Amputations and genital injuries increase sharply among soldiers in Afghanistan

Continued photo coverage from the front lines of the U.S., Afghan and NATO military effort in Afghanistan.
Washington Post Staff Writer
Friday, March 4, 2011; 8:56 PM

Doctors and nurses treating soldiers injured in Afghanistan have begun speaking of a new "signature wound" - two legs blown off at the knee or higher, accompanied by damage to the genitals and pelvic injuries requiring at least a temporary colostomy.

Twice as many U.S. soldiers wounded in battle last year required limb amputations than in either of the two previous years. Three times as many lost more than one limb, and nearly three times as many suffered severe wounds to their genitals. In most cases, the limbs are severed in the field when a soldier steps on a buried mine.

The increase in both rate and number of such wounds is most likely a result of the troop surge in Afghanistan that began last spring, combined with a counterinsurgency strategy that emphasizes foot patrols in villages and on farm compounds. It was noticed by military surgeons in Afghanistan last fall and quantified in late December by a team of surgeons at Landstuhl Regional Medical Center in Germany, where virtually every evacuated soldier stops en route to the United States.

"I've seen these types of injuries before. What I haven't seen is them coming in over and over and over again," said John B. Holcomb, a trauma surgeon at the University of Texas at Houston and retired Army colonel who helped identify the trend.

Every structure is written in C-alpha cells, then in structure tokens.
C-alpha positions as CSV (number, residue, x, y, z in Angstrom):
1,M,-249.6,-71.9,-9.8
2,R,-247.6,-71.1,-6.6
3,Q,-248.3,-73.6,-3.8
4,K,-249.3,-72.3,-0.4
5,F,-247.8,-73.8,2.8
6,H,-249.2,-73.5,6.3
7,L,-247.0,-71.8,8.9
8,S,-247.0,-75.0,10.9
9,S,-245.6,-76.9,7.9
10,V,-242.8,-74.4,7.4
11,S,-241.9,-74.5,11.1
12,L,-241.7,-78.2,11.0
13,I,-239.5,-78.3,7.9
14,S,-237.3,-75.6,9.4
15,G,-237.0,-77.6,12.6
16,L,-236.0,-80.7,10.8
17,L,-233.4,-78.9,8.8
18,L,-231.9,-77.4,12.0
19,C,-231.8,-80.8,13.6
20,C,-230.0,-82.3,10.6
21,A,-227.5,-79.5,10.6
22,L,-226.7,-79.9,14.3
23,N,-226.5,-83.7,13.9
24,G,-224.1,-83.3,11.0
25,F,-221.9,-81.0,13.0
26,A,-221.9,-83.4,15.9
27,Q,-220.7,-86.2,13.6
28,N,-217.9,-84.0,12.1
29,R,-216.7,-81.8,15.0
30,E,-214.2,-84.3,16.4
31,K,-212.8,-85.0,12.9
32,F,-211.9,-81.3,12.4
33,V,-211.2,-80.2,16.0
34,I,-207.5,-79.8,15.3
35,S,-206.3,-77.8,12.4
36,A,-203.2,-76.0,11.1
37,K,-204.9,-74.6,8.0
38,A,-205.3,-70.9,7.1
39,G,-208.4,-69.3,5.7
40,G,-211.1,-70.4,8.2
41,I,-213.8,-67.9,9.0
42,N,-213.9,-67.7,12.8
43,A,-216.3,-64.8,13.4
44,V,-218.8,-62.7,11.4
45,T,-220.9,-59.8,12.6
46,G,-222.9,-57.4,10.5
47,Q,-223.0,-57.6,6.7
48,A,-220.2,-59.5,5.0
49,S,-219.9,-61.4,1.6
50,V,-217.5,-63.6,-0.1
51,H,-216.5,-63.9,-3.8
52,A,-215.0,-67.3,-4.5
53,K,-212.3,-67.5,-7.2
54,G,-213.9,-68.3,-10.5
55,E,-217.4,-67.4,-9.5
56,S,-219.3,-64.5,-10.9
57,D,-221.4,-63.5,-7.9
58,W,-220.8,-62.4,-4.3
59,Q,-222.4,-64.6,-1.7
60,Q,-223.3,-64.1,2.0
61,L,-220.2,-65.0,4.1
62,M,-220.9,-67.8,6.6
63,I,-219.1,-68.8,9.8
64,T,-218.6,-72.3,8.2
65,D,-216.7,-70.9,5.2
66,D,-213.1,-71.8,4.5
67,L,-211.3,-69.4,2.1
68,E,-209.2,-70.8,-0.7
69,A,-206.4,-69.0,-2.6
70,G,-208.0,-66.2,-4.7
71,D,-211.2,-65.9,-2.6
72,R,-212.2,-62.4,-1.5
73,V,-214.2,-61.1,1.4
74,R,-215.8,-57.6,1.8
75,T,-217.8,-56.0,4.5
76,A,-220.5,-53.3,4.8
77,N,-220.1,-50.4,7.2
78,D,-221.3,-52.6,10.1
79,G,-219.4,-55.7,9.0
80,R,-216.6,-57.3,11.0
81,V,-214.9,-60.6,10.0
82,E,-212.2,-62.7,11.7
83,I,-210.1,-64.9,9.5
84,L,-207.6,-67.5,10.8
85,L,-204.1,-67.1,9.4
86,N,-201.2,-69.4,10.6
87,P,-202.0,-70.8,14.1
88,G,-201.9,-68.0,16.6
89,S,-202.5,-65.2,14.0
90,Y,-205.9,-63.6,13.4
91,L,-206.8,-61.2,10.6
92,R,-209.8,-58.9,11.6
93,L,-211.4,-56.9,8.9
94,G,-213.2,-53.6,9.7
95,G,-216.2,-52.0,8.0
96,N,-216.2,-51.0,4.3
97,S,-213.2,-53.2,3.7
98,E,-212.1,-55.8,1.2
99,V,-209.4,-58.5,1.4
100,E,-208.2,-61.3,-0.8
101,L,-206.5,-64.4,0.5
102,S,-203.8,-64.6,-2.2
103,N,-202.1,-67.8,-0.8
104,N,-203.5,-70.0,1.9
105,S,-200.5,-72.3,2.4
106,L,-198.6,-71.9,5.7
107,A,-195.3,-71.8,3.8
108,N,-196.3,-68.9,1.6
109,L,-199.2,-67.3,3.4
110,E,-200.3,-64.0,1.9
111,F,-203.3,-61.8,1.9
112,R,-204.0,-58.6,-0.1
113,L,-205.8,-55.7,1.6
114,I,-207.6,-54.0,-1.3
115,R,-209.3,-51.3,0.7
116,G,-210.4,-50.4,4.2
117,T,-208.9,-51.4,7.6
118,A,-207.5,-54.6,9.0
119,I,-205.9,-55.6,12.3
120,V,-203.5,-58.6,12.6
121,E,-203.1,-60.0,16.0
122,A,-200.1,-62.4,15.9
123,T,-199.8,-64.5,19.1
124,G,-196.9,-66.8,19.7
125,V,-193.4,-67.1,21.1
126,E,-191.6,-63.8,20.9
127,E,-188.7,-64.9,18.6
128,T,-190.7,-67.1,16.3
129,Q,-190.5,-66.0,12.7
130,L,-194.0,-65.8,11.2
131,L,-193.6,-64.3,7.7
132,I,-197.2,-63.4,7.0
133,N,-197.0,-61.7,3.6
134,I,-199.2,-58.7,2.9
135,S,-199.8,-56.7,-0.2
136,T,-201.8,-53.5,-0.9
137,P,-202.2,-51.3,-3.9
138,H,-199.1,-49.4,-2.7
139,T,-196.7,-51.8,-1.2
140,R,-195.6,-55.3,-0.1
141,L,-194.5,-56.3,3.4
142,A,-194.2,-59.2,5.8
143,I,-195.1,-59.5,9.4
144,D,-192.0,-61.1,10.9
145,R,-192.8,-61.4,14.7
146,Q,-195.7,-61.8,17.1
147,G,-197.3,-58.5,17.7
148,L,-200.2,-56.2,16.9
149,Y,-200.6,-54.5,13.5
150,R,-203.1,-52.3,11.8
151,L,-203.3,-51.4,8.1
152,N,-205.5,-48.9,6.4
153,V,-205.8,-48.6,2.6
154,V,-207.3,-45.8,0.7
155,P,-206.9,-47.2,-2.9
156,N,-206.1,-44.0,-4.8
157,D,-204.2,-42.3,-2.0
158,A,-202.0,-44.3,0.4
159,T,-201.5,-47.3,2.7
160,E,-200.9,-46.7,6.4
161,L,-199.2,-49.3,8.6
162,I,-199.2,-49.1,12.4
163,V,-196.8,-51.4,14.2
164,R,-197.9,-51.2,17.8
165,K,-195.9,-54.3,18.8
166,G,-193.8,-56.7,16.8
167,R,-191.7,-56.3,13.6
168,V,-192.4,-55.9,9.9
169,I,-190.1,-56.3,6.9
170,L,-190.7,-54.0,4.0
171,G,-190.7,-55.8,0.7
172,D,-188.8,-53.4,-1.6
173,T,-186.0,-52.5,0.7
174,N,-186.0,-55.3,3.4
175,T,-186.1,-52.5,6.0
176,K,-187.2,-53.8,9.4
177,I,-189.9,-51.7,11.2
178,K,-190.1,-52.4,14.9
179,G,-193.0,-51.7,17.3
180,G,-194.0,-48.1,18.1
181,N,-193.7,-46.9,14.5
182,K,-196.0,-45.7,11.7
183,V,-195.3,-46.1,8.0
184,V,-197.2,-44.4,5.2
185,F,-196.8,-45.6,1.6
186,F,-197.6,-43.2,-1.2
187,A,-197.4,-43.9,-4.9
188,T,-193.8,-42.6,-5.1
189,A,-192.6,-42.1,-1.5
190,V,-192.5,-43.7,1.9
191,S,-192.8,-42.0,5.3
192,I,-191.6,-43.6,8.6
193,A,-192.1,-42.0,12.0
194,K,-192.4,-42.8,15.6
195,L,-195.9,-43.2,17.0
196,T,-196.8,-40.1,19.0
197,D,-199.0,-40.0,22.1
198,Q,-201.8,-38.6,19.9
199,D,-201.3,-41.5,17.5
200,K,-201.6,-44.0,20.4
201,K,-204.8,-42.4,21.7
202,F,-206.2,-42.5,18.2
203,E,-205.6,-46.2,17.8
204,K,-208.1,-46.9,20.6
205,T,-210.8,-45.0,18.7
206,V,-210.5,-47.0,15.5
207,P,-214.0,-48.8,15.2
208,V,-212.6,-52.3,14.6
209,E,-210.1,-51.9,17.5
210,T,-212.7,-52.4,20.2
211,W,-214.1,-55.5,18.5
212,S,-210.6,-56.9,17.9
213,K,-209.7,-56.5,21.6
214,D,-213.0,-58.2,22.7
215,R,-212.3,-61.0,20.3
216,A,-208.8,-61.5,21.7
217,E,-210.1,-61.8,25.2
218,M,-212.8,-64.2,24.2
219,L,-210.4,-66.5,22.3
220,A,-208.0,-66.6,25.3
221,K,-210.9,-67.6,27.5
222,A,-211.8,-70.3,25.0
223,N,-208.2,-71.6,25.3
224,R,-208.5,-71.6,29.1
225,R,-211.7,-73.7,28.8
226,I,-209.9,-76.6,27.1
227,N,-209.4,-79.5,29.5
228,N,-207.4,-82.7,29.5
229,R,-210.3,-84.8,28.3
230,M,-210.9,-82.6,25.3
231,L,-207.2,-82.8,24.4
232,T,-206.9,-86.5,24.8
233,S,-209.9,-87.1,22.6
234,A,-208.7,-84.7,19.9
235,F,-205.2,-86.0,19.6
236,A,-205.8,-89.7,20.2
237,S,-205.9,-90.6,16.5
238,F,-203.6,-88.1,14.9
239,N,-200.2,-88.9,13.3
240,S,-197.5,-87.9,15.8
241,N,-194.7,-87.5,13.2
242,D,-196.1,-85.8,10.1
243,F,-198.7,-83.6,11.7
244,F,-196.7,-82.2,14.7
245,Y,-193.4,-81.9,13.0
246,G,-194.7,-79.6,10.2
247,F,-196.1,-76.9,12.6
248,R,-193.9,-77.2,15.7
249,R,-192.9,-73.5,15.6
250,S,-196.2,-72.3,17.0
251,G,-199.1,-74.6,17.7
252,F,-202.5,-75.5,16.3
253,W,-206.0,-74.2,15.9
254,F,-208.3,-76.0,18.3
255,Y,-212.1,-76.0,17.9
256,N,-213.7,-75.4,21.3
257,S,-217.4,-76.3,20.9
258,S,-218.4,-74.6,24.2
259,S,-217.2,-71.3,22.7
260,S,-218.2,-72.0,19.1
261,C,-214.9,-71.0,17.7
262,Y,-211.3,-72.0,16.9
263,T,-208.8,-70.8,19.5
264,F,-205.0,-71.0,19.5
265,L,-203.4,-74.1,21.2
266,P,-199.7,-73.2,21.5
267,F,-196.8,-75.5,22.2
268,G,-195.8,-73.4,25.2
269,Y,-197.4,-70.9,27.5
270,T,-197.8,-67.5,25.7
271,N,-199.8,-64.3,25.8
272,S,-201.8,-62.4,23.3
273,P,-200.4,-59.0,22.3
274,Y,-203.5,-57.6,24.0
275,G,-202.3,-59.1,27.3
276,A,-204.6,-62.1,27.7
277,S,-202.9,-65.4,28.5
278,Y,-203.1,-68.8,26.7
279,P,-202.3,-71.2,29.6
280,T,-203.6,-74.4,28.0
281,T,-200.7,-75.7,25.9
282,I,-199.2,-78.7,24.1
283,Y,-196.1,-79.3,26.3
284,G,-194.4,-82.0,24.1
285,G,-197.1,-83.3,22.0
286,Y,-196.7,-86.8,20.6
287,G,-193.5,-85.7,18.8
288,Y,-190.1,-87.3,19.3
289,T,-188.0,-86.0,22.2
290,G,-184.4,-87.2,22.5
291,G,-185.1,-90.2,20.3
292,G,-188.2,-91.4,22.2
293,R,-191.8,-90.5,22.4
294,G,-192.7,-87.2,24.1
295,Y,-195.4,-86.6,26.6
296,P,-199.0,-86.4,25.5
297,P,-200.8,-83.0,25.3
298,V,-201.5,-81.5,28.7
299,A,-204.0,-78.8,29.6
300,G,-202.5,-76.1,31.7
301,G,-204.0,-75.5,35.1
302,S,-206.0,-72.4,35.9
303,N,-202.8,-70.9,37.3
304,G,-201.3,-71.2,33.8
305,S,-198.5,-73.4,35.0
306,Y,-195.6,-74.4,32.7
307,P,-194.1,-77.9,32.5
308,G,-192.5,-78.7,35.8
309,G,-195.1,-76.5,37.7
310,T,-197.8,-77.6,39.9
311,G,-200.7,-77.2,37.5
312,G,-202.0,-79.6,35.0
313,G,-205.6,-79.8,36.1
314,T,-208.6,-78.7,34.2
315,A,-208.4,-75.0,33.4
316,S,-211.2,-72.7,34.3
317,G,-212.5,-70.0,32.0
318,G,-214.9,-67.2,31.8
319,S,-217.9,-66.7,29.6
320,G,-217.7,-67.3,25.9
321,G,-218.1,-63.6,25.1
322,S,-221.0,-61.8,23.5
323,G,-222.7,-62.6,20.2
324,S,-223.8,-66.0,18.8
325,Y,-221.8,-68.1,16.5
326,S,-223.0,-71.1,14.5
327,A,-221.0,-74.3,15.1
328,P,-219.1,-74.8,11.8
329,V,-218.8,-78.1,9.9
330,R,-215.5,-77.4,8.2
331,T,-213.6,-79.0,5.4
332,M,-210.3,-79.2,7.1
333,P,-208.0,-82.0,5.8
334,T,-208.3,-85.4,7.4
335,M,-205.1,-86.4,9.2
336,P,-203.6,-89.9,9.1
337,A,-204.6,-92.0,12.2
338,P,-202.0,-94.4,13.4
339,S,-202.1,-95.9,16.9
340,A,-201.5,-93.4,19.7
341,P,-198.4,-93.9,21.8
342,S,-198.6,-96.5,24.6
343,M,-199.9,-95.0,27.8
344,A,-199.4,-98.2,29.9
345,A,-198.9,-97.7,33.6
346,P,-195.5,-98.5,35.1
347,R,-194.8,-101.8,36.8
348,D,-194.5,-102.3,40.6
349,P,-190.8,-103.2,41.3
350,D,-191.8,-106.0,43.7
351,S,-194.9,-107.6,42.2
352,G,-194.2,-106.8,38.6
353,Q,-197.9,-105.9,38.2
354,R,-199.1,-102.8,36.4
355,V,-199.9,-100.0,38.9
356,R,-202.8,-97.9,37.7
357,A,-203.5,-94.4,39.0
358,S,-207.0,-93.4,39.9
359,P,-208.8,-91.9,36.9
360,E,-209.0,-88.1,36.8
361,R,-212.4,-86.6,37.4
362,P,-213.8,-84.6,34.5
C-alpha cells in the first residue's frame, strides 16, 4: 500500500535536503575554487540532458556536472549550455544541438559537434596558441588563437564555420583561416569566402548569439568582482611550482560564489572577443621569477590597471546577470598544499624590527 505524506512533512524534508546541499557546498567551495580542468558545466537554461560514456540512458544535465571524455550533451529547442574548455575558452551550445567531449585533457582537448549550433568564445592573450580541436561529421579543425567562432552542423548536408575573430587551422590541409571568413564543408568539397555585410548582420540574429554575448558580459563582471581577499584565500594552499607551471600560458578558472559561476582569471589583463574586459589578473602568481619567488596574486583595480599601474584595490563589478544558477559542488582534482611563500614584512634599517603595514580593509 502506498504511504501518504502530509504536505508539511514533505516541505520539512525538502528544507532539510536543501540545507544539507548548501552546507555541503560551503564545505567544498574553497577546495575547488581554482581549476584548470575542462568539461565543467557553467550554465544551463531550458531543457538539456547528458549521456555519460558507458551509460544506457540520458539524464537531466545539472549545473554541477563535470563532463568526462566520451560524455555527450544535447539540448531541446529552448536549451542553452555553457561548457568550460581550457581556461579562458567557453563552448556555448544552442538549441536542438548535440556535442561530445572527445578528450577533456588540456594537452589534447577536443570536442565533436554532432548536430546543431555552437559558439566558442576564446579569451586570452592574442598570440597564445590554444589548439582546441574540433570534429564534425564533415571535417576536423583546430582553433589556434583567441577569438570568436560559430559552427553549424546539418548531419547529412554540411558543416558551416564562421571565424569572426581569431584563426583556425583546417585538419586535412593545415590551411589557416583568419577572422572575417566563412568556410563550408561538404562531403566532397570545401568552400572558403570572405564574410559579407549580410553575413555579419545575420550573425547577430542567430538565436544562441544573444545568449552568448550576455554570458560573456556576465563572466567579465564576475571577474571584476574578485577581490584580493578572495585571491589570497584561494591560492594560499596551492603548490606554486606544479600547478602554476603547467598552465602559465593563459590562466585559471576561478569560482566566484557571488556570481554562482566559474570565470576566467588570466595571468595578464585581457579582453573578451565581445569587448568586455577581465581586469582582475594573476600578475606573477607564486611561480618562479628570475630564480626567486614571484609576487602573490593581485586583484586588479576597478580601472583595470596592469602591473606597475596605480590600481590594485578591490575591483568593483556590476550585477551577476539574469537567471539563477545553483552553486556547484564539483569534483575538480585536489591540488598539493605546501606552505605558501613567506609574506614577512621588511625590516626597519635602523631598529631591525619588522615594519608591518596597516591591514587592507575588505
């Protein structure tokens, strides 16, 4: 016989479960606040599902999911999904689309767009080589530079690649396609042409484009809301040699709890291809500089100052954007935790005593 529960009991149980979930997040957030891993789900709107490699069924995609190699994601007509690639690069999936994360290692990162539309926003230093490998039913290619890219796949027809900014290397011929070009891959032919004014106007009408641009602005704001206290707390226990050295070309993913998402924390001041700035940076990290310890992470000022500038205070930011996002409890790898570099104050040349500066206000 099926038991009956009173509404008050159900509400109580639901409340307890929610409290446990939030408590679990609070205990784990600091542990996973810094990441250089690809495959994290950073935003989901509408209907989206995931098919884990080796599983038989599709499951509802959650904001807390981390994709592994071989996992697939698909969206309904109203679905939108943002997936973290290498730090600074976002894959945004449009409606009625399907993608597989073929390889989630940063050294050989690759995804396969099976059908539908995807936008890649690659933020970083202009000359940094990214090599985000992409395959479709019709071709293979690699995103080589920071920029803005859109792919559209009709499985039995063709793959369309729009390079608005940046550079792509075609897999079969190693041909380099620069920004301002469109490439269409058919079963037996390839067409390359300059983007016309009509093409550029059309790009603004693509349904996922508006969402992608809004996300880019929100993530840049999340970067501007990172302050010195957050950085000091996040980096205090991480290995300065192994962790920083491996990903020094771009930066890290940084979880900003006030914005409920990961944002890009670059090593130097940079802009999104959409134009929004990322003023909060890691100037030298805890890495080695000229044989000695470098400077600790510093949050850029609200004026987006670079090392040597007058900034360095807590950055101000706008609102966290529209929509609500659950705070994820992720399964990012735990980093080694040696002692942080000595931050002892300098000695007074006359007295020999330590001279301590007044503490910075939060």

The report prepared by Holcomb and two surgeons at Landstuhl has circulated at the highest levels of civilian and military command in the past two months. An abbreviated version was provided to The Washington Post with Pentagon permission.

It shows that from 2009 to 2010, the proportion of war casualties arriving at Landstuhl who had had a limb amputated rose to 11 percent from 7 percent - a 60 percent increase. The fraction suffering genitourinary (GU) injuries increased to 9.1 percent from 4.8 percent - a 90 percent increase.

The actual number of patients with the injuries increased even more drastically.

In 2009, 75 soldiers underwent amputation and 21 lost more than one limb. In 2010, 171 soldiers had amputations and 65 lost more than one limb. GU injuries increased from 52 to 142 over the same period.

Month-by-month totals were not provided, but numerous people who have seen the full report say that multiple-limb amputations rose especially steeply starting in September. Lt. Col. Paul Pasquina, a physician who heads the amputee program at Walter Reed Army Medical Center, recently confirmed that those injuries had "gone up a lot." Also on the increase are patients requiring "hip disarticulation" - the removal of the entire thigh bone, which makes fitting and using a prosthesis more difficult.

Injuries to the genitals

Of the 142 soldiers with genitourinary wounds who arrived at Landstuhl last year, 40 percent - 58 men in all - suffered injury to the testicles. Of that group, 47 had injury to one testicle, and 21 men lost a testicle. Eleven soldiers had injuries to both testicles, and eight lost both testicles.

Body armor, which has greatly reduced fatalities, usually includes a triangular flap that protects the groin from projectiles coming from the front. It does not protect the area between the legs from an upward blast. Various laboratories are reportedly working on shielding that would provide such protection.

Although the U.S. Army Medical Command released the data on genital injuries, military officials are reluctant to discuss these wounds further.

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